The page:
On February 7, Supreme Leader Ayatollah Ali Khamenei denounced President Donald Trump in an address to air force commanders. He thanked Trump for revealing the “true face” of the United States. “What we have been saying, for over thirty years, about political, economic, moral, and social corruption within the U.S. ruling establishment, he came out and exposed during the election campaigns and after the elections,” said Khamenei.
In Freedom House’s annual report, Iran received a score of 17 out of 100, with 100 being the most free. It also received poor marks for political rights and civil liberties. “Freedom in the World 2017” is the organization’s flagship report, which assesses the condition of political rights and civil liberties around the world. It is composed of numerical ratings and supporting descriptive texts for 195 countries and 15 territories. The following is Iran’s profile from the report.
Both Republican and Democratic lawmakers have condemned Iran’s January 29 ballistic missile test. Many also criticized Tehran for destabilizing the region through its sponsorship for terrorist organizations and militias. The following are recent remarks by members of Congress on Iran.
Bipartisan Letter to President Trump
Senators Ben Cardin (D-MD), Bob Corker (R-TN) and 20 colleagues
Dear Mr. President:
The Iran Project, a non-governmental organization, dedicated to a balanced, objective, and bipartisan approach to preventing Iran from acquiring a nuclear weapon, released a short briefing paper on Iran’s missile testing. Tehran most recently tested a medium-range ballistic missile on January 29. The following is an excerpt from the paper.
On January 25, Kuwaiti Foreign Minister Sabah Khaled al Sabah made a rare one-day visit to Tehran and called for a frank dialogue between Iran and its Arab neighbors. He delivered a message to President Hassan Rouhani from his country’s emir, Sabah al Ahmad al Jaber al Sabah, the details of which have not been publicized. The minister said that Iran and Kuwait should find common ground on combating terrorism and boost bilateral ties for the sake of regional security.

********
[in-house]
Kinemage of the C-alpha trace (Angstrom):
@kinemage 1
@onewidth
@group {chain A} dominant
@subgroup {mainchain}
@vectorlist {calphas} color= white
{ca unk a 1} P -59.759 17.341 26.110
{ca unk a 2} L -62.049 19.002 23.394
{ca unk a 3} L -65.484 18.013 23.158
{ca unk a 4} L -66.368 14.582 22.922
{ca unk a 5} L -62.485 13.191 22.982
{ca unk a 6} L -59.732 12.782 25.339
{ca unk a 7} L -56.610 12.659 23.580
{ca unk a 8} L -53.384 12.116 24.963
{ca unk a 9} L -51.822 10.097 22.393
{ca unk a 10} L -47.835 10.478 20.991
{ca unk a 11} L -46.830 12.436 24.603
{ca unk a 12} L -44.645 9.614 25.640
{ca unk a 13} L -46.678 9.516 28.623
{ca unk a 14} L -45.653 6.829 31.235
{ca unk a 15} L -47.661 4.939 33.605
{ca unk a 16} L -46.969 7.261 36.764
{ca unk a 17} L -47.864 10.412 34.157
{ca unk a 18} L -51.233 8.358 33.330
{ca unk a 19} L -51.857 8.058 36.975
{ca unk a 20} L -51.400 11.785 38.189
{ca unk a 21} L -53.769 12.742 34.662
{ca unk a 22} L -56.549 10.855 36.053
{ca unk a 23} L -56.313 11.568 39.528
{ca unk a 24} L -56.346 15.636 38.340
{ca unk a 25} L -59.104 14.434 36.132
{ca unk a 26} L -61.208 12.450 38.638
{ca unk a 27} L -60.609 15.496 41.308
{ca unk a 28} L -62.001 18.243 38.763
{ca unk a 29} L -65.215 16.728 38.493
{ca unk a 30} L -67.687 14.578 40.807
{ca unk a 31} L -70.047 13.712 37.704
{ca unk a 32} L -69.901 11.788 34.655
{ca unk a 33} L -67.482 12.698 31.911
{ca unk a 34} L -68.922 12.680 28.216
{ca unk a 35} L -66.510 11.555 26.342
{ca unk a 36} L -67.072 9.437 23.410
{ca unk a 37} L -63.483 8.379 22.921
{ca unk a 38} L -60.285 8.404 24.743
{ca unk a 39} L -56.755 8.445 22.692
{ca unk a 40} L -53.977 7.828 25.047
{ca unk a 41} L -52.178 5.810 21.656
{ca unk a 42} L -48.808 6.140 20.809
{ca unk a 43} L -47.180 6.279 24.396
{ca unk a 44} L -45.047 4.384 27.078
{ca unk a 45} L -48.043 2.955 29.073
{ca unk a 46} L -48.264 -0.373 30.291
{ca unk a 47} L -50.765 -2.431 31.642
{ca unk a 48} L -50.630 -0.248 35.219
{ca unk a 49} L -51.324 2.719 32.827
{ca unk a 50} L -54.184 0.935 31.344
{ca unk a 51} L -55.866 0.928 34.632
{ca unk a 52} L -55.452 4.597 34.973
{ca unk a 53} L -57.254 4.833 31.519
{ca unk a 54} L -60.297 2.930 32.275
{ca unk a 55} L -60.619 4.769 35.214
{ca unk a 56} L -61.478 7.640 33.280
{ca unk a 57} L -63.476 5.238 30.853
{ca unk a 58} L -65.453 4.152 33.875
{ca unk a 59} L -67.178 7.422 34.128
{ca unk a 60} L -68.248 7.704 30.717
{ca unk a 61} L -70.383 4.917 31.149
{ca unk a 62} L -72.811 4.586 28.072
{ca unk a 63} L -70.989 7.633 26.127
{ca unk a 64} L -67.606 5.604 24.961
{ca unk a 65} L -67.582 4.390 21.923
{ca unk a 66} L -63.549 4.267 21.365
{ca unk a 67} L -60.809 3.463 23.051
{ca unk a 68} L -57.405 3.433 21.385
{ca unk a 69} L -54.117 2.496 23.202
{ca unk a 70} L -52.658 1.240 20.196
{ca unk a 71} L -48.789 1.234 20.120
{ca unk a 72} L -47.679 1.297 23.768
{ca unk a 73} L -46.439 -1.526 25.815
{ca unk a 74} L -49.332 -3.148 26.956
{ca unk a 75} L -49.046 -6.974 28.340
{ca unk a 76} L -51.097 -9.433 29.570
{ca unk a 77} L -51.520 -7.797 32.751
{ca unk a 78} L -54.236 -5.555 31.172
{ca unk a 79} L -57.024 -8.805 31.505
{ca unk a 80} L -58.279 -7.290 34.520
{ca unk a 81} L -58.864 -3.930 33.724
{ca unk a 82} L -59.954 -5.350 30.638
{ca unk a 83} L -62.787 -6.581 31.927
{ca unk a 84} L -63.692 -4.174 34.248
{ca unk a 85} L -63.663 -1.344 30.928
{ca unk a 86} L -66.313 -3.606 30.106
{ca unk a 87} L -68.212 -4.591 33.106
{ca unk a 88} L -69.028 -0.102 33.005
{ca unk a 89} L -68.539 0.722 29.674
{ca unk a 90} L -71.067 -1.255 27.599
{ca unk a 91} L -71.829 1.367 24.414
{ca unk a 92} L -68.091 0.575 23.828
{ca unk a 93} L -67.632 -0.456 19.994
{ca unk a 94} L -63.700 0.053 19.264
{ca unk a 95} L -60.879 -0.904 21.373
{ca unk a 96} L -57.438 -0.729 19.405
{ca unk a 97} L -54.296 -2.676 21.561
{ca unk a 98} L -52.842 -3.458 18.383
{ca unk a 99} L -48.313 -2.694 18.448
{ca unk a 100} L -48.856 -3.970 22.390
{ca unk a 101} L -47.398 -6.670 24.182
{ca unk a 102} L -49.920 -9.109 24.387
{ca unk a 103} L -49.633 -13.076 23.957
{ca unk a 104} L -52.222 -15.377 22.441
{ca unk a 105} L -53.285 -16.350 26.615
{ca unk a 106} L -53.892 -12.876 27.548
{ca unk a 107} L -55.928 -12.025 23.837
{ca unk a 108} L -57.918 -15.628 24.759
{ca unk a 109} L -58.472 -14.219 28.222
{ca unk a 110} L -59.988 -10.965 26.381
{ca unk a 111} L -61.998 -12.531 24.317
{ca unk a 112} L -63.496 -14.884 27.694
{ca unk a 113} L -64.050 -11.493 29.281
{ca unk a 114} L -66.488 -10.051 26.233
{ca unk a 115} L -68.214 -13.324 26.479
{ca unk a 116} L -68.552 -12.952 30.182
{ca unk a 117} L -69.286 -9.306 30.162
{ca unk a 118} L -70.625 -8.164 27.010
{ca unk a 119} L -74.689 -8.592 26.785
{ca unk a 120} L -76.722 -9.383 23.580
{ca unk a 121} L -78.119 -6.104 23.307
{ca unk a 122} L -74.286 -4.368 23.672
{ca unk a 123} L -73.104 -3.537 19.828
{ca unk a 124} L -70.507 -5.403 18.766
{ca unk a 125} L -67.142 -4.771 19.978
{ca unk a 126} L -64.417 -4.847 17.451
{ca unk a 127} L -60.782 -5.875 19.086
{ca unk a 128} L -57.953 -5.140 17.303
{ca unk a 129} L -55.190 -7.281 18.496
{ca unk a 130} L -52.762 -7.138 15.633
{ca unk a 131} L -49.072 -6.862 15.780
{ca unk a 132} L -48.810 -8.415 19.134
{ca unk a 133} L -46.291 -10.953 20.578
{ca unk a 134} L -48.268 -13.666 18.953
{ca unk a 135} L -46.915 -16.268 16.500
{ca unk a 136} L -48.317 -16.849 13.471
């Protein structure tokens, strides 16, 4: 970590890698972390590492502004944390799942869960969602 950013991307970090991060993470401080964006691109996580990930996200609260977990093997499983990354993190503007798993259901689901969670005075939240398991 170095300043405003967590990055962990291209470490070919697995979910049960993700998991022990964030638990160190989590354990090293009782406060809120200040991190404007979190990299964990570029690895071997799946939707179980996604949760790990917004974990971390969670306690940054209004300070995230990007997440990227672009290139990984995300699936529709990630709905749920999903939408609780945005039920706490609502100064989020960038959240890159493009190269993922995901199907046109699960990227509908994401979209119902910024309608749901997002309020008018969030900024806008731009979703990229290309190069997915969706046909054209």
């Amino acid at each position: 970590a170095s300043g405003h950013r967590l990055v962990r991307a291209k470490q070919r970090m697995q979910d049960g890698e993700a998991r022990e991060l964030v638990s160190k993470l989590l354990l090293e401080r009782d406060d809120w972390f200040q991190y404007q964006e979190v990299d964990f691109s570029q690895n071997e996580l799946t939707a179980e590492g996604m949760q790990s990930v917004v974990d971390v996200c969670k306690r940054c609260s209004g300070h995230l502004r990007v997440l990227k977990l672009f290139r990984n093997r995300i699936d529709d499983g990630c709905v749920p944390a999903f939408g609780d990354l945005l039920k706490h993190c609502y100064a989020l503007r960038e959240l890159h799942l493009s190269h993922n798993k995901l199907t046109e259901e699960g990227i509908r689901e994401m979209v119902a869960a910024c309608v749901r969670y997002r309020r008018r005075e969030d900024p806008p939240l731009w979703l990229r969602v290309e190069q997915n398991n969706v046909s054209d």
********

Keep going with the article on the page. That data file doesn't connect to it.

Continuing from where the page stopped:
President Hassan Rouhani will be up for reelection in May 2017. His popularity peaked in August 2015 with an 89 percent favorability rating just after the nuclear deal was brokered between Iran and the world’s six major powers. As of December 2016, however, only 68 percent of Iranians viewed him favorably, according to a new poll by the Center for International and Security Studies at Maryland (CISSM) and IranPoll.com.
Some 71 percent of Iranians believe that President Donald Trump is likely to decide not to abide by the terms of the nuclear deal, according to a new poll by the Center for International and Security Studies at Maryland (CISSM) and IranPoll.com. Some 59 percent of Iranians think Tehran should reject renegotiating the agreement if Trump demands to increase the duration of the deal. Enthusiasm for the deal in general, however, has waned. In September 2015, 77 percent of Iranians approved of the deal, compared with 55 percent in December 2016.
On January 18, Governor Nikki Haley (R-SC) testified before the Senate Foreign Relations Committee on her nomination to be ambassador to the United Nations in the Trump administration. She called the U.N. Security Council endorsement of the nuclear deal with Iran a “huge disappointment” and said the new administration would need “to do a lot of things to fix what’s happened.” But Haley did not advocate for pulling out of the agreement. The following are excerpts from the hearing related to Iran.
The International Crisis Group released a report on the one-year anniversary of the nuclear deal’s implementation. It highlights uncertainly around the agreement’s continued implementation. It notes that the new U.S. administration, should it seek to renegotiate aspects of the nuclear deal, would have “more credibility in offering incentives to Iran than President Barack Obama ever did” because President Trump will likely be backed by the Republican-controlled Congress. The following is the executive summary of the report with a link to the full text.